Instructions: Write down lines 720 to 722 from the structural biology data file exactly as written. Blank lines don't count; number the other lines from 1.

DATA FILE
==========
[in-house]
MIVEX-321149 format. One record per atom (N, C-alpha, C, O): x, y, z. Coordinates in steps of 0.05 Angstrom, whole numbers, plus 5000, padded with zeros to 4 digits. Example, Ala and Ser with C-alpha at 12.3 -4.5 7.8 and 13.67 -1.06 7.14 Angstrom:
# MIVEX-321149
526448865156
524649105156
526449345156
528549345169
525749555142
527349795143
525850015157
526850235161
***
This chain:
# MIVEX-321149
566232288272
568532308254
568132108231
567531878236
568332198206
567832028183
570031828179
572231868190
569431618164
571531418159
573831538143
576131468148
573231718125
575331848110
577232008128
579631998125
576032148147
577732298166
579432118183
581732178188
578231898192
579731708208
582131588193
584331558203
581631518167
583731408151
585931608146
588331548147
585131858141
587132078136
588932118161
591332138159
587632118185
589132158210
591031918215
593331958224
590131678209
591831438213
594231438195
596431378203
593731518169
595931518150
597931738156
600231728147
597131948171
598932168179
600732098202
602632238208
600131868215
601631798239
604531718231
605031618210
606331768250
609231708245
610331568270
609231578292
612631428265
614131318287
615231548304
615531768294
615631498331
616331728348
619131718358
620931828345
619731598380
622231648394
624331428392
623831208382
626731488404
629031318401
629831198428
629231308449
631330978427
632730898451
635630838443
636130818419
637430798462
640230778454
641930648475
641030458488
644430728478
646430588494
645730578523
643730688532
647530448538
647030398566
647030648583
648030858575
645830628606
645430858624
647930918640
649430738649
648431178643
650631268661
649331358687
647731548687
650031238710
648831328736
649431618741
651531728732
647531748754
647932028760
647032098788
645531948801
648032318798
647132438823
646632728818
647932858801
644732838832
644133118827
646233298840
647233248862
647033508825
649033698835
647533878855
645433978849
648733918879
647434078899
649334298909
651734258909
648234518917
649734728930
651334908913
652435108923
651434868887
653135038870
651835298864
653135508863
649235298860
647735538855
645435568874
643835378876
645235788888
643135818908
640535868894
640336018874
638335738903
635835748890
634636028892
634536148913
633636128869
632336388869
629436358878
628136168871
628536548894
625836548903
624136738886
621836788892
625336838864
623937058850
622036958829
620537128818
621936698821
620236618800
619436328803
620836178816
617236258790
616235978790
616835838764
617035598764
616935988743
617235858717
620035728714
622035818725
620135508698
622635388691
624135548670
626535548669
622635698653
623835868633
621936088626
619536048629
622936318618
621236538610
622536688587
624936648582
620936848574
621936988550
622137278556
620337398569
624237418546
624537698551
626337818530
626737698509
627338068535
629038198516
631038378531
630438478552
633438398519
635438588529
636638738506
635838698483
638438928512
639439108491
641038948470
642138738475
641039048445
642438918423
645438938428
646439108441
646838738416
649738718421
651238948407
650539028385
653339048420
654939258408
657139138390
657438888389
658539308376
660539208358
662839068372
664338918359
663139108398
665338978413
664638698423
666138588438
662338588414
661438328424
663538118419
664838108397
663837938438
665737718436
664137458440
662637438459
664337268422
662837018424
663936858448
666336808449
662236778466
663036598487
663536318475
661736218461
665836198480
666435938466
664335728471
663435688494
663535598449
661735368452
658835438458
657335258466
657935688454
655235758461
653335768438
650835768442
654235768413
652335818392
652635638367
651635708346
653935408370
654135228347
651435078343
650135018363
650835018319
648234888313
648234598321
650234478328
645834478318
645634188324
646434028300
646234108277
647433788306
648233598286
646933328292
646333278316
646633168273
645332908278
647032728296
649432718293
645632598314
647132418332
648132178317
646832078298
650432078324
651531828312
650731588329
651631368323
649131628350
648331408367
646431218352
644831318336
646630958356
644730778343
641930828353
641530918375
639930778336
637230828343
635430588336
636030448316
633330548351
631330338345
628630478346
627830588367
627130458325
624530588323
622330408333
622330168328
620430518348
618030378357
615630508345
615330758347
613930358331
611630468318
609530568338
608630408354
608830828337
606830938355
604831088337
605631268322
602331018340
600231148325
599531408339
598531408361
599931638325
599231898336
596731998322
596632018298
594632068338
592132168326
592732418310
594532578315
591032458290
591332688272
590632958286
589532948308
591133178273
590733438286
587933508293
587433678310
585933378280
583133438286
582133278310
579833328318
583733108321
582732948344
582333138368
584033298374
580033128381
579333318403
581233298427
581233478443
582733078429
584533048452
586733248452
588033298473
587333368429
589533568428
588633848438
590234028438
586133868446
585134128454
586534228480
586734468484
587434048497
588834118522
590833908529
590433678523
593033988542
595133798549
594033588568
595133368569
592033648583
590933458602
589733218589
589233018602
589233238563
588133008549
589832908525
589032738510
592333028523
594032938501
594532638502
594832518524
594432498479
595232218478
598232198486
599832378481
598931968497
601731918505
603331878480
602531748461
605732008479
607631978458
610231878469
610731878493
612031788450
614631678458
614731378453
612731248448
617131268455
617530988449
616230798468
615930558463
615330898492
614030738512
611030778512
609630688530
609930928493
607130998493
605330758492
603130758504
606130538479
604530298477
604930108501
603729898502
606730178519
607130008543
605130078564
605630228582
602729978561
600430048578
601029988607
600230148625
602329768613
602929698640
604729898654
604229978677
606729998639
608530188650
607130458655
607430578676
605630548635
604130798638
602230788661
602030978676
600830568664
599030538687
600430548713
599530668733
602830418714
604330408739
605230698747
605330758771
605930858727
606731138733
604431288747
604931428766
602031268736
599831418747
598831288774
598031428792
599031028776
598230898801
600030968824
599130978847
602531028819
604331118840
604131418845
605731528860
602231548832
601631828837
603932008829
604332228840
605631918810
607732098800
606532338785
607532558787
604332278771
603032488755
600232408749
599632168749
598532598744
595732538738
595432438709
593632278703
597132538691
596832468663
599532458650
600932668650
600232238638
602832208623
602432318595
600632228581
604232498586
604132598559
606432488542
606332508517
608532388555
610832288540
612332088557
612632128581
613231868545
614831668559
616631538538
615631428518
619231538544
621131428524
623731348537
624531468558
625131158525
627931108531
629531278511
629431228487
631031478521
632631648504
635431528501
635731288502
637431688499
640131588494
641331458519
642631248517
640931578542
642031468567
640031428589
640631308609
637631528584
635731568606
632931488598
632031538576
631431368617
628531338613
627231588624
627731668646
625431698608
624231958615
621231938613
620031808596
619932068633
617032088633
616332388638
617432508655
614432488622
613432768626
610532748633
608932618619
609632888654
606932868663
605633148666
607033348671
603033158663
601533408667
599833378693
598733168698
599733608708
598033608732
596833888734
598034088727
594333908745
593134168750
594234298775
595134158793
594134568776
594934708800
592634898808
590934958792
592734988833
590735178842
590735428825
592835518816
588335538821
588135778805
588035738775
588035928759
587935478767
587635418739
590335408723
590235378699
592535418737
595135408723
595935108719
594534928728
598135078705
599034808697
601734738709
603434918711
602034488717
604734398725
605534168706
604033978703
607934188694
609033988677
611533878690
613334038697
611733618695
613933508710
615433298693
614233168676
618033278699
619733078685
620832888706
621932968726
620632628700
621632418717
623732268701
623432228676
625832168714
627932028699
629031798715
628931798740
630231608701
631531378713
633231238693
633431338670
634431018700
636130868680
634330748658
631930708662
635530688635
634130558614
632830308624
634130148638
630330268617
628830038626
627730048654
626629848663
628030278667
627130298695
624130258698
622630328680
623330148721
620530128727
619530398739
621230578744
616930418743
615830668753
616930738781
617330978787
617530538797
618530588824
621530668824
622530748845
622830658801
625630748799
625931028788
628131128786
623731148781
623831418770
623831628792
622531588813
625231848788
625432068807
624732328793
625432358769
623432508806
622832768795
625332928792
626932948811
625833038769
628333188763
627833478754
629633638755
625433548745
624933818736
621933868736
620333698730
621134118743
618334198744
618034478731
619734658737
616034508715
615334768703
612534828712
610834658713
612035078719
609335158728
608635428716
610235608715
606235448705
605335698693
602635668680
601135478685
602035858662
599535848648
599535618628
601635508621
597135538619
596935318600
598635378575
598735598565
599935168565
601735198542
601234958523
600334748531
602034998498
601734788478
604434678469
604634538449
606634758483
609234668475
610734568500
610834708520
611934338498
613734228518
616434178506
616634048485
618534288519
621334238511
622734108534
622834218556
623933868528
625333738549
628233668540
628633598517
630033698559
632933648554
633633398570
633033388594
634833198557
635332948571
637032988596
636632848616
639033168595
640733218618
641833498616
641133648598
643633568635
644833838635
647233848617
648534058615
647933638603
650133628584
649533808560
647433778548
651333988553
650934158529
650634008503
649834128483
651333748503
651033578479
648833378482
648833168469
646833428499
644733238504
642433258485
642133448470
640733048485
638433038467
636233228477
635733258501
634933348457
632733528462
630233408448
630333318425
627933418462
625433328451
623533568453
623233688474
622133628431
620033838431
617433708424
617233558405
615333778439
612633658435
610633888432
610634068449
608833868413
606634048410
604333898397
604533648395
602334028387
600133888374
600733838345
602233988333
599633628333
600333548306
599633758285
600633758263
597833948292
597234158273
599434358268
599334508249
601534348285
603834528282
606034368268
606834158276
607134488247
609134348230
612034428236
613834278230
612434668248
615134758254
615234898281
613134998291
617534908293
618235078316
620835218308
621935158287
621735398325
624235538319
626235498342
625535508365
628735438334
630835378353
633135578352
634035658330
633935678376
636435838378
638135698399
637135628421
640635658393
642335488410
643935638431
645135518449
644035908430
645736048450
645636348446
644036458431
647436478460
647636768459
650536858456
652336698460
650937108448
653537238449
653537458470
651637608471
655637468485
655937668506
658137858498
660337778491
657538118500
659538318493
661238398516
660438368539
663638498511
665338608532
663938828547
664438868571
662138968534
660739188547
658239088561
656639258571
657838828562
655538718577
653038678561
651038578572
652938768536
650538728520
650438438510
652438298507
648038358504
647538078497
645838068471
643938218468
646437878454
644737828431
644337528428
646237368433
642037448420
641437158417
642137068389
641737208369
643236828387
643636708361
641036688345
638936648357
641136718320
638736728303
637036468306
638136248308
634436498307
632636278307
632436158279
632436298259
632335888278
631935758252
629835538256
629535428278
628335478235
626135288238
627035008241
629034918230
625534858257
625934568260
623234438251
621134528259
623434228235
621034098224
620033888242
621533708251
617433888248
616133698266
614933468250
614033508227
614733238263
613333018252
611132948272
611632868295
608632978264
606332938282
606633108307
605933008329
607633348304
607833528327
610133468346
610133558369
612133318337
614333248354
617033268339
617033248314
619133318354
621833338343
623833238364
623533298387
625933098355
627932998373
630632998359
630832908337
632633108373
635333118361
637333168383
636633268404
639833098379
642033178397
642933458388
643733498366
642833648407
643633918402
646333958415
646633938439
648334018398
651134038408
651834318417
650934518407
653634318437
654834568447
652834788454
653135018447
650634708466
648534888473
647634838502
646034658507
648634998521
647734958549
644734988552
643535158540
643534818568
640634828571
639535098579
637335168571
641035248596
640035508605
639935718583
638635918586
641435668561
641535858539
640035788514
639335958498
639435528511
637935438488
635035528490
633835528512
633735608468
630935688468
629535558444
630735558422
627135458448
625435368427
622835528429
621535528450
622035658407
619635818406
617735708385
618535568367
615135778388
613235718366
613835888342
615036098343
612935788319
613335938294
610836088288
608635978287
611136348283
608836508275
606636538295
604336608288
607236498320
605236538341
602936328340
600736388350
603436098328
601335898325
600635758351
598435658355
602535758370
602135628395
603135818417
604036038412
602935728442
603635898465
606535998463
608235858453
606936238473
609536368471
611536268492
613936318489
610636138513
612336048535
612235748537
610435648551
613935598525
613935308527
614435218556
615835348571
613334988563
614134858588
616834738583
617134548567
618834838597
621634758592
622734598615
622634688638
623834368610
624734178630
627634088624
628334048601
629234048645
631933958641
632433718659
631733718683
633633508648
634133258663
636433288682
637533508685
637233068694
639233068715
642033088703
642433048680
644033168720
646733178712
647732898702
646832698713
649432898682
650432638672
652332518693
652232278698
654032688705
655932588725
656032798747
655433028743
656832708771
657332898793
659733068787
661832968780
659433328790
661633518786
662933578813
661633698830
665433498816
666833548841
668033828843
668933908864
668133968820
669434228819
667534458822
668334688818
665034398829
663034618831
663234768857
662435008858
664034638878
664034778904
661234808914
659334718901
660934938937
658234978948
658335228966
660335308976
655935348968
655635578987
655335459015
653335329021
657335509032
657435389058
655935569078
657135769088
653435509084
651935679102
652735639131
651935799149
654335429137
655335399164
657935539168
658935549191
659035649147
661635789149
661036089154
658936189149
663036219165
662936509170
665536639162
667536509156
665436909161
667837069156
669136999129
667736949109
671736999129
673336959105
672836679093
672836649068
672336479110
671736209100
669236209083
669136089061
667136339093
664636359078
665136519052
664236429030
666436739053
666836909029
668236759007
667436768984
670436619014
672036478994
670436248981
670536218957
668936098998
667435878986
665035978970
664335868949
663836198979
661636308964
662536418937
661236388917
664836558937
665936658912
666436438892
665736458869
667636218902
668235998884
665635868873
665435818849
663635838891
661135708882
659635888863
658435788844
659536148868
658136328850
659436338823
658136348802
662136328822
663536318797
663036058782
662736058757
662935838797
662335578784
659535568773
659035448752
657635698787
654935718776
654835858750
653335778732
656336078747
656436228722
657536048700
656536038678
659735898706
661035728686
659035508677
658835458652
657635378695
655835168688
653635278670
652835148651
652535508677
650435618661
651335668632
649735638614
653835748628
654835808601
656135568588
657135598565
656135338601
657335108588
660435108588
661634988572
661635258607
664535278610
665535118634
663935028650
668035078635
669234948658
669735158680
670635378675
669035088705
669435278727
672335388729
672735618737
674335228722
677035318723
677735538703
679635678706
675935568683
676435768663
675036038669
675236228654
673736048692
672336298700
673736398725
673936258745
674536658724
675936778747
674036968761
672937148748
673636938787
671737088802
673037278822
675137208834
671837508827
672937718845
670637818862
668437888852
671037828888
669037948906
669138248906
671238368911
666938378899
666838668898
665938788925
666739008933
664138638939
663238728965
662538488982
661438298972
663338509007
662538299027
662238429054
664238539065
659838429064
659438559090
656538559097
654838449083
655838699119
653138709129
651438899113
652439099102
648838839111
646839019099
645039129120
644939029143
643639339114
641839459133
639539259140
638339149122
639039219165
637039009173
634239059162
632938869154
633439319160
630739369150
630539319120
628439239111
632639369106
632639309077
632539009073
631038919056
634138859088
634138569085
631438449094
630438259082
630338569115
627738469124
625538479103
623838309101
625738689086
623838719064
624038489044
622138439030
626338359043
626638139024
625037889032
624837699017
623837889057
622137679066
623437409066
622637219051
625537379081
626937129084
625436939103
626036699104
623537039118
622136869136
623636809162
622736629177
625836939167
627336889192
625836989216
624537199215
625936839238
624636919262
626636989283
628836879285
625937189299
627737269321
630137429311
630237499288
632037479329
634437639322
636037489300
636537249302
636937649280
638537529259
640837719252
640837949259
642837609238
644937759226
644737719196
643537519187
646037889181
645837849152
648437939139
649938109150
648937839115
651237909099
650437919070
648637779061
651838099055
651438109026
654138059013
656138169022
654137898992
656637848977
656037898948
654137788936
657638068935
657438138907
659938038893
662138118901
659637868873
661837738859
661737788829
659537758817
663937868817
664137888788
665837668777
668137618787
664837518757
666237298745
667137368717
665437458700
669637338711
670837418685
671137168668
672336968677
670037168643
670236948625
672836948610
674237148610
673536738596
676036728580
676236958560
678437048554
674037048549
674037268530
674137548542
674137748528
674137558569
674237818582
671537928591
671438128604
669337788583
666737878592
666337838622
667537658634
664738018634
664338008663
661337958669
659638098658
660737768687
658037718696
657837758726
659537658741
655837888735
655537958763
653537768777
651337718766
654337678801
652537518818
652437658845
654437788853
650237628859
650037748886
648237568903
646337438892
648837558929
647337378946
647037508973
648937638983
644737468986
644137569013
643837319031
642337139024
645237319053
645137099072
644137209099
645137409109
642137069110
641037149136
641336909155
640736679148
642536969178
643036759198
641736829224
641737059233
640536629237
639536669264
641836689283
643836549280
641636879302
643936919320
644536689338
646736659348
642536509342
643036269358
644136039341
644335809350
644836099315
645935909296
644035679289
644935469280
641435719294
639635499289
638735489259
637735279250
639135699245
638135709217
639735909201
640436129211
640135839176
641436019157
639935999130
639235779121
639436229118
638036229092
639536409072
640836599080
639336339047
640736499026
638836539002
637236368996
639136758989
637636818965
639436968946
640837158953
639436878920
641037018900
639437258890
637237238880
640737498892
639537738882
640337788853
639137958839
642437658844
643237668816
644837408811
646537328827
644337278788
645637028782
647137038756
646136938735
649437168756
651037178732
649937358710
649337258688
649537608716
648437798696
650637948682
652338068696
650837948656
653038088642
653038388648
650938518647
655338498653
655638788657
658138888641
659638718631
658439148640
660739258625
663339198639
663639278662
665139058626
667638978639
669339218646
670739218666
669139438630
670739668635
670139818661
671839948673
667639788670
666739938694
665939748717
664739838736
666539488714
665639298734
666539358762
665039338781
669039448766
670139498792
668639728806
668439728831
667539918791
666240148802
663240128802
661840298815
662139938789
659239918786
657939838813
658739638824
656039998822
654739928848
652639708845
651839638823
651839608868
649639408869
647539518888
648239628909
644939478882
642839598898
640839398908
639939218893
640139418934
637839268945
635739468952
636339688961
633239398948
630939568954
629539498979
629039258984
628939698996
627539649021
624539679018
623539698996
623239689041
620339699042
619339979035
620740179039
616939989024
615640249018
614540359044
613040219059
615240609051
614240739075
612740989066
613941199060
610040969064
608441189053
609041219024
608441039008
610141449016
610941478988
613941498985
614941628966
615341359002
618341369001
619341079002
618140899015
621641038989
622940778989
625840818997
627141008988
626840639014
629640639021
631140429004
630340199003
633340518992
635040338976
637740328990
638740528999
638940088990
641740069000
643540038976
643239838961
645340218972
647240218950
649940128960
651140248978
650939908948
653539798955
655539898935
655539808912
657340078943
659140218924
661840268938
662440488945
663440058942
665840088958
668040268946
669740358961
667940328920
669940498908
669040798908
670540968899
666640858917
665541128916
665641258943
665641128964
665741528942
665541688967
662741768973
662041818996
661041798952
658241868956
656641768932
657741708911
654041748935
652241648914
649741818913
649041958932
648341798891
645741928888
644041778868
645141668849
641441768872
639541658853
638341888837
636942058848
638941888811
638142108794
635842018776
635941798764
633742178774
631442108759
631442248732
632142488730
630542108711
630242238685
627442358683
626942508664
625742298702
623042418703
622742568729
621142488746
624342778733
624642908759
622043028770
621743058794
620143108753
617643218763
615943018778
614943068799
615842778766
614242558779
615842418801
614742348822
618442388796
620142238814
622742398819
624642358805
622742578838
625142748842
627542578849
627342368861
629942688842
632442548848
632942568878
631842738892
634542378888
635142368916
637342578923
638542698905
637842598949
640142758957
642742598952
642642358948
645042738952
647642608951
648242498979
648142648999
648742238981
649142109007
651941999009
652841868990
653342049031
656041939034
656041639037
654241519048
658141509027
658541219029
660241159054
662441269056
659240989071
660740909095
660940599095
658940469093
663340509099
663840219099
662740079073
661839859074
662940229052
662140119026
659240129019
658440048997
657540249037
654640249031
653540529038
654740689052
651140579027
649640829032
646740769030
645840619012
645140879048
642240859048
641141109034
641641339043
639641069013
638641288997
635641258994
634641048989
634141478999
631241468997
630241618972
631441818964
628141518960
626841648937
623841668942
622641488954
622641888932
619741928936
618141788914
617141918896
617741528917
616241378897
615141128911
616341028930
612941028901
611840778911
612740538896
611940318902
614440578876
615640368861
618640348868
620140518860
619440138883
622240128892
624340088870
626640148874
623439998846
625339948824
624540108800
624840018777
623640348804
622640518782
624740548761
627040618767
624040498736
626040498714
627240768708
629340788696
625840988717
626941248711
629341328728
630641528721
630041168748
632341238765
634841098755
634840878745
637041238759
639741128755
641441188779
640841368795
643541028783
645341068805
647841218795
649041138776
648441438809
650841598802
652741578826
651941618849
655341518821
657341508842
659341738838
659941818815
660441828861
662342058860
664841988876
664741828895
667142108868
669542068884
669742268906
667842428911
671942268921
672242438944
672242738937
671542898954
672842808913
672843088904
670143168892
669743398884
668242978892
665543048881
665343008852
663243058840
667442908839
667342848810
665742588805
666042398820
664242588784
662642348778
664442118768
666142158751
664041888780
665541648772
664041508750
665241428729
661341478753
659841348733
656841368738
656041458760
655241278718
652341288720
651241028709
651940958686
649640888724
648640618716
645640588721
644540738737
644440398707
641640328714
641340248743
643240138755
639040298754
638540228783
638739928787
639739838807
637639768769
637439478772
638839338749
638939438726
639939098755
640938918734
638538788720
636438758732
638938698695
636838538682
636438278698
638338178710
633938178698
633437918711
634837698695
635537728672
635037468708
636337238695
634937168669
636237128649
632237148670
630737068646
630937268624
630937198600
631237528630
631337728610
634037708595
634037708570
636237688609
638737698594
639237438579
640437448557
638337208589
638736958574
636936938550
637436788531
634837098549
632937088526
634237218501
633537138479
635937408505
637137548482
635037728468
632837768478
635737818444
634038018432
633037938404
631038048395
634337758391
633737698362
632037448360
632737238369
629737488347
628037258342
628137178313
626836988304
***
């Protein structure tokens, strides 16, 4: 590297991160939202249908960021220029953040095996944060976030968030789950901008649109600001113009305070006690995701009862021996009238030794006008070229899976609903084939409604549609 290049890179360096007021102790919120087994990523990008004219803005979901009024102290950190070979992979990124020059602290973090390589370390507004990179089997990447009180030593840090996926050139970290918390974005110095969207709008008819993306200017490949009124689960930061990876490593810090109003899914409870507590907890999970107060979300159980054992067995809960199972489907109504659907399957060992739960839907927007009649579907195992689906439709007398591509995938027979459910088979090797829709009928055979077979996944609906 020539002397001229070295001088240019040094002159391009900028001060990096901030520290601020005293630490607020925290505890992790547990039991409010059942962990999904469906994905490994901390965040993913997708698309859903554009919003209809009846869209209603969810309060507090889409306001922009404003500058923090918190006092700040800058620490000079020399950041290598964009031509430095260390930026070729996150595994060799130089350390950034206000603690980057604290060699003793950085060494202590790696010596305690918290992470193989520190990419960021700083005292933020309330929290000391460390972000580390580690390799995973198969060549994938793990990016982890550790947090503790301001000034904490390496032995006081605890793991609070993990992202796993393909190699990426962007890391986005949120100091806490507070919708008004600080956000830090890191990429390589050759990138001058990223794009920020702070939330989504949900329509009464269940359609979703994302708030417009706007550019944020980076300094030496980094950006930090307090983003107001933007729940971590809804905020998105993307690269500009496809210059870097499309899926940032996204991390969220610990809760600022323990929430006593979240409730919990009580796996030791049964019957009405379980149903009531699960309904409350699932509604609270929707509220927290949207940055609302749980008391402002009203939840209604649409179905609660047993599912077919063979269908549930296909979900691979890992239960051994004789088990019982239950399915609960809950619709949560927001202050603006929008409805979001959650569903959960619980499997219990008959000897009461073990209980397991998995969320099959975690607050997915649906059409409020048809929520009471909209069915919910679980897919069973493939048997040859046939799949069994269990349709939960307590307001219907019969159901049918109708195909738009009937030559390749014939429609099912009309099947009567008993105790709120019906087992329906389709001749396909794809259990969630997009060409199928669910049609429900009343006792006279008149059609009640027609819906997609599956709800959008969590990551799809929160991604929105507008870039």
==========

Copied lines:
644833838635
647233848617
648534058615